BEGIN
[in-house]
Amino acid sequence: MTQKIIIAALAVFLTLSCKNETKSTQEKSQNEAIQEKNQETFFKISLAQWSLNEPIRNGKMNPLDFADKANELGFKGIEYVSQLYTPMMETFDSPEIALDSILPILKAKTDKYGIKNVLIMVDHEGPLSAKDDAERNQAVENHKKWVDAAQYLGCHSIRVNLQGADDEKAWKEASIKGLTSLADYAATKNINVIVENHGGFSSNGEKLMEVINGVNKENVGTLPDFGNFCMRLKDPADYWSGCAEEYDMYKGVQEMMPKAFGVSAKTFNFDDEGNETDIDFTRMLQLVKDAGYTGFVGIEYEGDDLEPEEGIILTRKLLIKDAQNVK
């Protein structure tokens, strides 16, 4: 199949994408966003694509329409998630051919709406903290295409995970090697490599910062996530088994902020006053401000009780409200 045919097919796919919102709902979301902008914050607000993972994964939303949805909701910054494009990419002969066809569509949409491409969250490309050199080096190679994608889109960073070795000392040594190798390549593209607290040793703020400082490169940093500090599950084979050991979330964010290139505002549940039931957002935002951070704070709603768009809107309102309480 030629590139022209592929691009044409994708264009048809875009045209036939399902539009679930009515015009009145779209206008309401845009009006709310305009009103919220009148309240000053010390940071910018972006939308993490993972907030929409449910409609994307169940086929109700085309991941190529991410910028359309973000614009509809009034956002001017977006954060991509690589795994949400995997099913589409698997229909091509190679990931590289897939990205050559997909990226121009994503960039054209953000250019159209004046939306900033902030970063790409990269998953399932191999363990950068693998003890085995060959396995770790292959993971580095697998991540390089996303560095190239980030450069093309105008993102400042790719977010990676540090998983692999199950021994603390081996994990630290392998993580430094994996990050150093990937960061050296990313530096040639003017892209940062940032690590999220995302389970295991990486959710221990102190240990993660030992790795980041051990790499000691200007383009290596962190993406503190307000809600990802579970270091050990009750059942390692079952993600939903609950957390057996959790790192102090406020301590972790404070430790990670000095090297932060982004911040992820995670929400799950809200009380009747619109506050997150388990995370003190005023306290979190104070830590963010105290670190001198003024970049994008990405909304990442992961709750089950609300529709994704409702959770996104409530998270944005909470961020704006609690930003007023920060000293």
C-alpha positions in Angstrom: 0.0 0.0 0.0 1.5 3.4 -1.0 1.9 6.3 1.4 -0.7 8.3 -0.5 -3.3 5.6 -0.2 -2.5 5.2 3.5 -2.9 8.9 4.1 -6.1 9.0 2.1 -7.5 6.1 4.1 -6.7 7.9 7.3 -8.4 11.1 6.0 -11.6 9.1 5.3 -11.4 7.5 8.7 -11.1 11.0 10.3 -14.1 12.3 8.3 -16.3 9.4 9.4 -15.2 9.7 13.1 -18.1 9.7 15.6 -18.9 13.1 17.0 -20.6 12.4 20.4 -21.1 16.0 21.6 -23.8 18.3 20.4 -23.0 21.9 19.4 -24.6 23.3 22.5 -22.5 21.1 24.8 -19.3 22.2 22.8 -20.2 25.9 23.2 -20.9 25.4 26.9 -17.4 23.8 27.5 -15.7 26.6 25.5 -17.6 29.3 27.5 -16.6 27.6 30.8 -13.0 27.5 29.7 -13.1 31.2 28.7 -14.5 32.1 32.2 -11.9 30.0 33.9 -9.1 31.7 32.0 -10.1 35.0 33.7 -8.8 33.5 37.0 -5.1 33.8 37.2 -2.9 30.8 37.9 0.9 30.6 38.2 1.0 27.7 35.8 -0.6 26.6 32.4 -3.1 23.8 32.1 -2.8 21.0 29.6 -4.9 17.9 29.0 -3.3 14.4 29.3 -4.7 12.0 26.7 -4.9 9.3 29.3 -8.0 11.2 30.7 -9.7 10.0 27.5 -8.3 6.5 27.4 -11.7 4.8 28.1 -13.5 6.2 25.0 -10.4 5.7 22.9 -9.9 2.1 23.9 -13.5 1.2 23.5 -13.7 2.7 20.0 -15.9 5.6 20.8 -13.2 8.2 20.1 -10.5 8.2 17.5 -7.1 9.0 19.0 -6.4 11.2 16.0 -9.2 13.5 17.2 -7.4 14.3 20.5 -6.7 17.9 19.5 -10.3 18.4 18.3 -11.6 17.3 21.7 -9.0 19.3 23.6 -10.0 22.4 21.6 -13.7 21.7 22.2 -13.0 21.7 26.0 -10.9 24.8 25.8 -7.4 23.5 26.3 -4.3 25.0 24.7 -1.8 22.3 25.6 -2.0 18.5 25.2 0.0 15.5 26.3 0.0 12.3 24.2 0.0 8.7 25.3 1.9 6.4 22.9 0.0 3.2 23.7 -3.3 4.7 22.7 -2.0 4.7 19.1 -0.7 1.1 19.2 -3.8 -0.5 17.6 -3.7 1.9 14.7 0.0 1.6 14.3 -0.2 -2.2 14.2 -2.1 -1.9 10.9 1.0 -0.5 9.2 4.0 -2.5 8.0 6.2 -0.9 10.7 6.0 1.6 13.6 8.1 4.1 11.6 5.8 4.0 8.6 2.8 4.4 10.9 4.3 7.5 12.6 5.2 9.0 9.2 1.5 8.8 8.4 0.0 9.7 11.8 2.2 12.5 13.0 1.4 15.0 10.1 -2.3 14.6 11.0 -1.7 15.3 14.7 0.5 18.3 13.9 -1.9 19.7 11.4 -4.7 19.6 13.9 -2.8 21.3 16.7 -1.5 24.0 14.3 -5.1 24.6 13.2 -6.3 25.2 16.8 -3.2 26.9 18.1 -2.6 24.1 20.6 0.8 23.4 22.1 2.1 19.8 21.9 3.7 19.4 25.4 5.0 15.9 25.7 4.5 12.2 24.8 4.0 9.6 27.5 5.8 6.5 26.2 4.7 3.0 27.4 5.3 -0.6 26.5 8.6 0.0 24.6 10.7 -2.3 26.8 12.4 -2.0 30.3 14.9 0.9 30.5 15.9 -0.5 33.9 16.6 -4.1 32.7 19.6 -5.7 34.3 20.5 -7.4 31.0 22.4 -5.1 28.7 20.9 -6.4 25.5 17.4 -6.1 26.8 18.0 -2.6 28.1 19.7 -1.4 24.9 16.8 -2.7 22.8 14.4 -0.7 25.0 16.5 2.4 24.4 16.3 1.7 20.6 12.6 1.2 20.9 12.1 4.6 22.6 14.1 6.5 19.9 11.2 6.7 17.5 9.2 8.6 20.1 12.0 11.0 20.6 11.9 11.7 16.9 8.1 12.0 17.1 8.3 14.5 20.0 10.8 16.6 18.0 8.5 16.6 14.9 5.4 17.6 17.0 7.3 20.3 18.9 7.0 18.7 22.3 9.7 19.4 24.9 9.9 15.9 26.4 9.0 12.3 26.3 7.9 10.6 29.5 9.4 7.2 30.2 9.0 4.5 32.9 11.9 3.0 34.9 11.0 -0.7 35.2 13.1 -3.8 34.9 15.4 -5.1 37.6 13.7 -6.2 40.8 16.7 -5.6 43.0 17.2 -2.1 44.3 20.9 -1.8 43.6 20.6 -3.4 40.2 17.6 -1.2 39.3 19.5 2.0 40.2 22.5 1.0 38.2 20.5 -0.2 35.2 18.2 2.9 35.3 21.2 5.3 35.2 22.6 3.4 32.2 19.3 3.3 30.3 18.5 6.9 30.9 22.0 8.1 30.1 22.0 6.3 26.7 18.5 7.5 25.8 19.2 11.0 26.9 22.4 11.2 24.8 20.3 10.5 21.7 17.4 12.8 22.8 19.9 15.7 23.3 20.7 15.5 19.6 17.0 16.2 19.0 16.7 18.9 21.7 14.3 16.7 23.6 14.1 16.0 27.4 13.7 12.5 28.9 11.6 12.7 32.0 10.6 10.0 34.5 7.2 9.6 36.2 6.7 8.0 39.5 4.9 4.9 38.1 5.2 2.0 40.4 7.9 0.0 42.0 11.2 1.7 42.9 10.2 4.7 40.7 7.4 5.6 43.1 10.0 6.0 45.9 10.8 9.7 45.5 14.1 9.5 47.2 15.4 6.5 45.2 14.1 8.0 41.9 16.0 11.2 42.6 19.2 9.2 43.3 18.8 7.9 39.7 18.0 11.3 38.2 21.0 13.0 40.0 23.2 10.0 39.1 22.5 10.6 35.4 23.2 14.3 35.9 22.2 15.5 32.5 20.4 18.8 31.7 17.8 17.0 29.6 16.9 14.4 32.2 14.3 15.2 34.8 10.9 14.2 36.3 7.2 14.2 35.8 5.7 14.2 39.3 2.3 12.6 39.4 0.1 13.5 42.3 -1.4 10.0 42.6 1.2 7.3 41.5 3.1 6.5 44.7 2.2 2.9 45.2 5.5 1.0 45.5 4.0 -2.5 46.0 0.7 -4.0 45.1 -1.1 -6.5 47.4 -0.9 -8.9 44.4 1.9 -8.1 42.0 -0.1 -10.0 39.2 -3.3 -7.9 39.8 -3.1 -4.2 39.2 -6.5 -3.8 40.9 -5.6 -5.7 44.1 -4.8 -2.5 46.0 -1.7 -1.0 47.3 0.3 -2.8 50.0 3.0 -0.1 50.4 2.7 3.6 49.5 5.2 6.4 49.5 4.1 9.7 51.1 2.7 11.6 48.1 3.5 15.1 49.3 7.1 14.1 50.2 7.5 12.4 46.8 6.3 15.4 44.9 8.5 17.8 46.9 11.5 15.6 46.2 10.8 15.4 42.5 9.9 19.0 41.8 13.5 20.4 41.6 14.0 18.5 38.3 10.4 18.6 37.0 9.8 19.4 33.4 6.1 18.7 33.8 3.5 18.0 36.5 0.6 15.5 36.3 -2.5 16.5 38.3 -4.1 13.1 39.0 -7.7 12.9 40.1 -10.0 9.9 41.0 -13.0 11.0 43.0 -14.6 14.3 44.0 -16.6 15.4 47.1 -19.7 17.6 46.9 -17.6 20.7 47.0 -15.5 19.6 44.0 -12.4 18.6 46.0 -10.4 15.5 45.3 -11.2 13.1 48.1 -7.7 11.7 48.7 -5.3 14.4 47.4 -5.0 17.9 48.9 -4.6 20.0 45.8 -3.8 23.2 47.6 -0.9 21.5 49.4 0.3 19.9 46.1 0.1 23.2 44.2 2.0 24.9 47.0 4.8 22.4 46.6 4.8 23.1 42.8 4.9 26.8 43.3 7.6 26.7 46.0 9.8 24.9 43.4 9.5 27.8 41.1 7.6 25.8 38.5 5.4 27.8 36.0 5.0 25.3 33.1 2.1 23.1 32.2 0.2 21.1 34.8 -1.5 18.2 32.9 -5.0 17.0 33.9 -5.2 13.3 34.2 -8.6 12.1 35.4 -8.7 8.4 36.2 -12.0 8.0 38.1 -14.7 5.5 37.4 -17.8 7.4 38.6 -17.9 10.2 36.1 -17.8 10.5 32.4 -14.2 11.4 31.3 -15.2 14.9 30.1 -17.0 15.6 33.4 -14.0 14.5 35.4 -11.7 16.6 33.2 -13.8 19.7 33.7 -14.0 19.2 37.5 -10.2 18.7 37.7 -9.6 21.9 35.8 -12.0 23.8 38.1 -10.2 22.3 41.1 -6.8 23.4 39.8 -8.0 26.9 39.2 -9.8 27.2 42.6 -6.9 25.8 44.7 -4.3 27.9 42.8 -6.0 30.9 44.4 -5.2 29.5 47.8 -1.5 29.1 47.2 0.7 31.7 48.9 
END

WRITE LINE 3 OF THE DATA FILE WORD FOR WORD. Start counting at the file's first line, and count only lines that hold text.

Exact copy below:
């Protein structure tokens, strides 16, 4: 199949994408966003694509329409998630051919709406903290295409995970090697490599910062996530088994902020006053401000009780409200 045919097919796919919102709902979301902008914050607000993972994964939303949805909701910054494009990419002969066809569509949409491409969250490309050199080096190679994608889109960073070795000392040594190798390549593209607290040793703020400082490169940093500090599950084979050991979330964010290139505002549940039931957002935002951070704070709603768009809107309102309480 030629590139022209592929691009044409994708264009048809875009045209036939399902539009679930009515015009009145779209206008309401845009009006709310305009009103919220009148309240000053010390940071910018972006939308993490993972907030929409449910409609994307169940086929109700085309991941190529991410910028359309973000614009509809009034956002001017977006954060991509690589795994949400995997099913589409698997229909091509190679990931590289897939990205050559997909990226121009994503960039054209953000250019159209004046939306900033902030970063790409990269998953399932191999363990950068693998003890085995060959396995770790292959993971580095697998991540390089996303560095190239980030450069093309105008993102400042790719977010990676540090998983692999199950021994603390081996994990630290392998993580430094994996990050150093990937960061050296990313530096040639003017892209940062940032690590999220995302389970295991990486959710221990102190240990993660030992790795980041051990790499000691200007383009290596962190993406503190307000809600990802579970270091050990009750059942390692079952993600939903609950957390057996959790790192102090406020301590972790404070430790990670000095090297932060982004911040992820995670929400799950809200009380009747619109506050997150388990995370003190005023306290979190104070830590963010105290670190001198003024970049994008990405909304990442992961709750089950609300529709994704409702959770996104409530998270944005909470961020704006609690930003007023920060000293």